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    © 2019, Springer Nature Switzerland AG. Pneumatic artificial muscles (PAMs) actuating bio-inspired structures are widely used to mimic the human musculoskeletal system. The research in this field can improve the understanding of the human’s physical abilities through a close recreation of its natural structure. This paper will introduce an enhancement to PAMs resembling the sensory-feedback of the muscles spindles’ group Ia and II afferent neurons. The artificial muscle spindle presented in this paper is embedded into the muscle and wraps around like its biological counterpart. Previous publications of artificial muscle spindles mostly aimed to output a signal, which correlates to the length of the muscle. This approach, however, aimed to recreate the natural muscle spindle as close as possible in regards to its functional principal and positioning inside of the PAM. By using conductive fabrics, a deeply embedded sensor type was created, which feedback correlates to the expansion of the PAM’s inner tube, as well as the pressure in-between of the inner tube and the outer braided sleeve. In this paper, a constructional approach on a biomimetic muscle spindle is introduced, including its Ia and II afferent neurons.

    DOI Scopus

  • Common dimensional autoencoder for identifying agonist-antagonist muscle pairs in musculoskeletal robots

      867   325 - 333   2019.01  [Refereed]

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    © 2019, Springer Nature Switzerland AG. One of the distinctive features of musculoskeletal systems is the redundancy provided by agonist-antagonist muscle pairs. To identify agonist-antagonist muscle pairs in a musculoskeletal robot, however, is difficult as it requires complex structures to mimic human physiology. Thus, we propose a method to identify agonist-antagonist muscle pairs in a complex musculoskeletal robot using motor commands. Moreover, the common dimensional autoencoder, where the encoded feature has identical dimensions to the original input vector, is used to separate the image and the kernel spaces for each time period. Finally, we successfully confirmed the efficacy of our method by applying a 2-link planar manipulator to a 3-pairs-6-muscles configuration.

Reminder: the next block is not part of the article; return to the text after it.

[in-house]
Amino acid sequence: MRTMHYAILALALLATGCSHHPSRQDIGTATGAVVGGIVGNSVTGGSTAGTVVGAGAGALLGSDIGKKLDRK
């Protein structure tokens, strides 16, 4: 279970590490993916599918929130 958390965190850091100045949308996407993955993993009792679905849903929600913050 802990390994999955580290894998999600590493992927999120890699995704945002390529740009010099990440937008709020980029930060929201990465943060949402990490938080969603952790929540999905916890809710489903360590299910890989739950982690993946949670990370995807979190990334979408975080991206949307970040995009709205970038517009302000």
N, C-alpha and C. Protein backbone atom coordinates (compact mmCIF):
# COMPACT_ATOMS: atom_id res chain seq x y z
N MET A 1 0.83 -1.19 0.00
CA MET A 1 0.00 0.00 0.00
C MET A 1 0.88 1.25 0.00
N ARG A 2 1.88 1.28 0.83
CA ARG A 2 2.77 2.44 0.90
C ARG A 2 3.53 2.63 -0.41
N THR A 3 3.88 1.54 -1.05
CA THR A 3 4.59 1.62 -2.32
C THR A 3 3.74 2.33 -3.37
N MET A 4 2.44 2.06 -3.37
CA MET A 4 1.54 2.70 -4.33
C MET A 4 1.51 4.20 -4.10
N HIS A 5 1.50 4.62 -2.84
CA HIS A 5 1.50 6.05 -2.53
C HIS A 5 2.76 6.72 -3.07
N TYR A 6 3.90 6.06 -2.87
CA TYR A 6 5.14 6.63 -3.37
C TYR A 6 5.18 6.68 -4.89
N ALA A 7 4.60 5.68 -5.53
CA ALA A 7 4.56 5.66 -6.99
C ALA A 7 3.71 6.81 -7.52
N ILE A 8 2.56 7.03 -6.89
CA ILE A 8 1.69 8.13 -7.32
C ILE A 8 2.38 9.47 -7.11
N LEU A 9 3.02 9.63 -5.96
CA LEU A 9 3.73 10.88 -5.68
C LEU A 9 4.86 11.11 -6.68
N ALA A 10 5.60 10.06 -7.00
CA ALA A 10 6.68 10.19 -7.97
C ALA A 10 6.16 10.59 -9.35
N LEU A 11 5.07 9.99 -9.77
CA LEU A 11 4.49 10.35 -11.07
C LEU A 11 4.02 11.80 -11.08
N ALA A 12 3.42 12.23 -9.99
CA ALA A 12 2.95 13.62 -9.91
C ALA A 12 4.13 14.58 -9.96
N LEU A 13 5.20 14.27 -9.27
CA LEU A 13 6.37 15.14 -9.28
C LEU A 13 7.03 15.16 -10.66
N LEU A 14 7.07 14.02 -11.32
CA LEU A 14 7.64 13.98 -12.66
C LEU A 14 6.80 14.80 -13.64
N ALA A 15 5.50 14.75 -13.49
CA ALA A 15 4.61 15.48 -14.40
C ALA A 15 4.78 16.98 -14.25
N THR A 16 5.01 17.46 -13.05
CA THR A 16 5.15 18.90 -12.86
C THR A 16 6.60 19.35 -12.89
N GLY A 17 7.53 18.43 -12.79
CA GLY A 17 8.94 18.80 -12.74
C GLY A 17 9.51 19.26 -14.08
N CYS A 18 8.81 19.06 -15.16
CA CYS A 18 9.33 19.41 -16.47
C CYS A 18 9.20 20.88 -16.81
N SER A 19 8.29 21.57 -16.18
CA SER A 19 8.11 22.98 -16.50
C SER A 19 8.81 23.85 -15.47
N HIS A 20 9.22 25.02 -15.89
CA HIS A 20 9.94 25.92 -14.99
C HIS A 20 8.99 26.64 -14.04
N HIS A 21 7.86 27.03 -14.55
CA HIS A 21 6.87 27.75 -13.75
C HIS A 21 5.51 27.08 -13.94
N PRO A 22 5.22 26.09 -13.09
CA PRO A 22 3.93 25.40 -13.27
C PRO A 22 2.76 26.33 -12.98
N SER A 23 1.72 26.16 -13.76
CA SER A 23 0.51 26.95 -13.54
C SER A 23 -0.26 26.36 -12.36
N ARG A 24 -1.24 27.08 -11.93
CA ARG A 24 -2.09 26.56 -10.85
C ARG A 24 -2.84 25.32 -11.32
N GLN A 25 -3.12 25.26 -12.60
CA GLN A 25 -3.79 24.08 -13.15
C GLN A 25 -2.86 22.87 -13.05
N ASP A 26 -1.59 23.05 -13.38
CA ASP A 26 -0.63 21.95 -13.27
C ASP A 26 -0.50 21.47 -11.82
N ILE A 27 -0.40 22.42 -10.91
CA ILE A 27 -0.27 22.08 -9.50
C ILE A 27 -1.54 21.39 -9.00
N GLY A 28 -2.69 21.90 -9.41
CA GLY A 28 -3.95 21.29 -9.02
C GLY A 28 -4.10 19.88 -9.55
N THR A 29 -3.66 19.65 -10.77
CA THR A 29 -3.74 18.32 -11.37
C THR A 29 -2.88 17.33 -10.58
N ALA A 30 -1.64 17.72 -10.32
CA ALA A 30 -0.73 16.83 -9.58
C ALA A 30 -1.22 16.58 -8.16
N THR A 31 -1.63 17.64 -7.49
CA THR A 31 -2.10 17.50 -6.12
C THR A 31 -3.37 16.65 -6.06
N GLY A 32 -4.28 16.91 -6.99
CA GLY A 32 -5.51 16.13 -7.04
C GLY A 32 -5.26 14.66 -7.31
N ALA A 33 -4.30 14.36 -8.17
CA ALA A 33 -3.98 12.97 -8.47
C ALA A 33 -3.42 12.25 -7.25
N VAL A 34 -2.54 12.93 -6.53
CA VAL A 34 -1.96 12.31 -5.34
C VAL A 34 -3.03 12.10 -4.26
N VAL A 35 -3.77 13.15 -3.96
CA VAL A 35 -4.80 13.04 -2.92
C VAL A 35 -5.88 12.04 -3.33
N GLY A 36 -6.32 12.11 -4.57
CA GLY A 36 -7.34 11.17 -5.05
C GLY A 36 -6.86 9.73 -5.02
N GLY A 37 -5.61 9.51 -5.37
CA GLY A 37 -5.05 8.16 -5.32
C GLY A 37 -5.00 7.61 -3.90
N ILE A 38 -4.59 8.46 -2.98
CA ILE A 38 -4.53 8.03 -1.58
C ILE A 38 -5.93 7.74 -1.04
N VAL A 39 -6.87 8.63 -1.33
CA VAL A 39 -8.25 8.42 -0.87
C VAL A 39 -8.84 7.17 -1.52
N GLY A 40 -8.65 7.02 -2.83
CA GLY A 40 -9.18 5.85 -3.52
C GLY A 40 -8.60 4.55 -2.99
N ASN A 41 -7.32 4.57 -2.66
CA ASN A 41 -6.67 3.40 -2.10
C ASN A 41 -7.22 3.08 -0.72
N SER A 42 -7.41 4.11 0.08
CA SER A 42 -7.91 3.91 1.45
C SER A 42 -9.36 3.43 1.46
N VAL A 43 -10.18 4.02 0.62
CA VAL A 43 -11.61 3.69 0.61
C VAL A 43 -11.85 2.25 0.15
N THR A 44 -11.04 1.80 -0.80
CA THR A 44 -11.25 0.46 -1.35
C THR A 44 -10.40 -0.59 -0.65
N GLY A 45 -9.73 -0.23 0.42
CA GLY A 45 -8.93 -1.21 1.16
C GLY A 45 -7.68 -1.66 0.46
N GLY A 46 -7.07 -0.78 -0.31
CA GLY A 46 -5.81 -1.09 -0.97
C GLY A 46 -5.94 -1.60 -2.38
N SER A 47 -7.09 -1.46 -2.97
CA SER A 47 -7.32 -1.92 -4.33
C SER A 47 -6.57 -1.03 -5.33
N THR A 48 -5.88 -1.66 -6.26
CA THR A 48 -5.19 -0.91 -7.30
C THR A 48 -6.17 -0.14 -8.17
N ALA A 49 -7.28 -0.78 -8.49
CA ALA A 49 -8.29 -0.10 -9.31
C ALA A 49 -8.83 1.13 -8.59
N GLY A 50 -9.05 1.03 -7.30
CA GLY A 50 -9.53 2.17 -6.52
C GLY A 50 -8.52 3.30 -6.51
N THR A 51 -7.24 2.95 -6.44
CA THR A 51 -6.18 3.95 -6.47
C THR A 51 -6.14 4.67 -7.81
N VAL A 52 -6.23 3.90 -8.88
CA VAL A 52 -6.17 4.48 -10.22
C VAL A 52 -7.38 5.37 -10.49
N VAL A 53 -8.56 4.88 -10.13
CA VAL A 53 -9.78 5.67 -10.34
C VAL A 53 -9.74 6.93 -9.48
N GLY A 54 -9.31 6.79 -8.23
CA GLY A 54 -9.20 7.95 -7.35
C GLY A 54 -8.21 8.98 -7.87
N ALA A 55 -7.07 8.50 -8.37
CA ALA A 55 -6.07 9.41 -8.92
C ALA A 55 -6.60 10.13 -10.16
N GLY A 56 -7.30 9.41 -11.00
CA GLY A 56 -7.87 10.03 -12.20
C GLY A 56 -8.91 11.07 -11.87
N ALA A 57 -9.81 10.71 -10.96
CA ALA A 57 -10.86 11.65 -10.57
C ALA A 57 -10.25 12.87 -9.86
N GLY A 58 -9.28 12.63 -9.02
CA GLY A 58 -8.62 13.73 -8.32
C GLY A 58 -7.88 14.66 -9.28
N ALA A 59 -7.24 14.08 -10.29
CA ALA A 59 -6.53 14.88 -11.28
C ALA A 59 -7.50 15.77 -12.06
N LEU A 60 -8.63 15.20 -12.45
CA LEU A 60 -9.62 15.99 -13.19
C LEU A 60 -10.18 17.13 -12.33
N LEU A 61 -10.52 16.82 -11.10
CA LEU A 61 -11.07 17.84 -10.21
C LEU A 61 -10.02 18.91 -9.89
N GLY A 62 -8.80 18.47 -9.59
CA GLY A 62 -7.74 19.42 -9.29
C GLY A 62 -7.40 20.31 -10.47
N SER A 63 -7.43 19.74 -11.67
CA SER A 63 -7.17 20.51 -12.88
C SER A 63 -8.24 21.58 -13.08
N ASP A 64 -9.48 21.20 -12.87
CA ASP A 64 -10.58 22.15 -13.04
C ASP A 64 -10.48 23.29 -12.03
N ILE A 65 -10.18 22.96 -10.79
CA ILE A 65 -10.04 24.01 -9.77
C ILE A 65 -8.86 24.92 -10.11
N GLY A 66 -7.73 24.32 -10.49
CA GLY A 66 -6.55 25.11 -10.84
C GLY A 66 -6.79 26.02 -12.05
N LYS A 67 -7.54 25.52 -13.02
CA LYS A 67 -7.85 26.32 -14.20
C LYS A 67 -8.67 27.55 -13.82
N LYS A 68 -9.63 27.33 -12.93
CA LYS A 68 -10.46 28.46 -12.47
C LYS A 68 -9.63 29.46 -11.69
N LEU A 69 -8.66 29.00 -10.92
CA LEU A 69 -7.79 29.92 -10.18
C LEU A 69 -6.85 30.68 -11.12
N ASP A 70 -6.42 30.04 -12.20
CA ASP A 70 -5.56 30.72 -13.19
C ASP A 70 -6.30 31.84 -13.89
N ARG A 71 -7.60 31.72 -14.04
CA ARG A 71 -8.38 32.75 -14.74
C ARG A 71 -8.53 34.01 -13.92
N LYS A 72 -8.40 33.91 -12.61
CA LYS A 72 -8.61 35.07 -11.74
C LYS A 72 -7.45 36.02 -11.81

DOI Scopus

  • Optimal Feedback Control Based on Analytical Linear Models Extracted from Neural Networks Trained for Nonlinear Systems

        8689 - 8694   2018.12  [Refereed]

     View Summary

    © 2018 IEEE. A number of researches have been focusing on the development and control of robots with soft structures such as flexible musculoskeletal systems. Thus far, it has been reported that these robots can achieve high adaptability to environments despite their extremely simple controllers. However, because these robots are difficult to model mathematically, there is still no systematic design policy, in which control theory has been playing a role in conventional robotics, for constituting simple controllers. To tackle this problem, we propose a new approach using a neural network to obtain mathematical models. In particular, with this method, the control theory is applied to linear system models extracted from a network trained to express the forward dynamics of a robot. Through simulations, the validity and advantage of the proposed method was successfully confirmed.

    DOI Scopus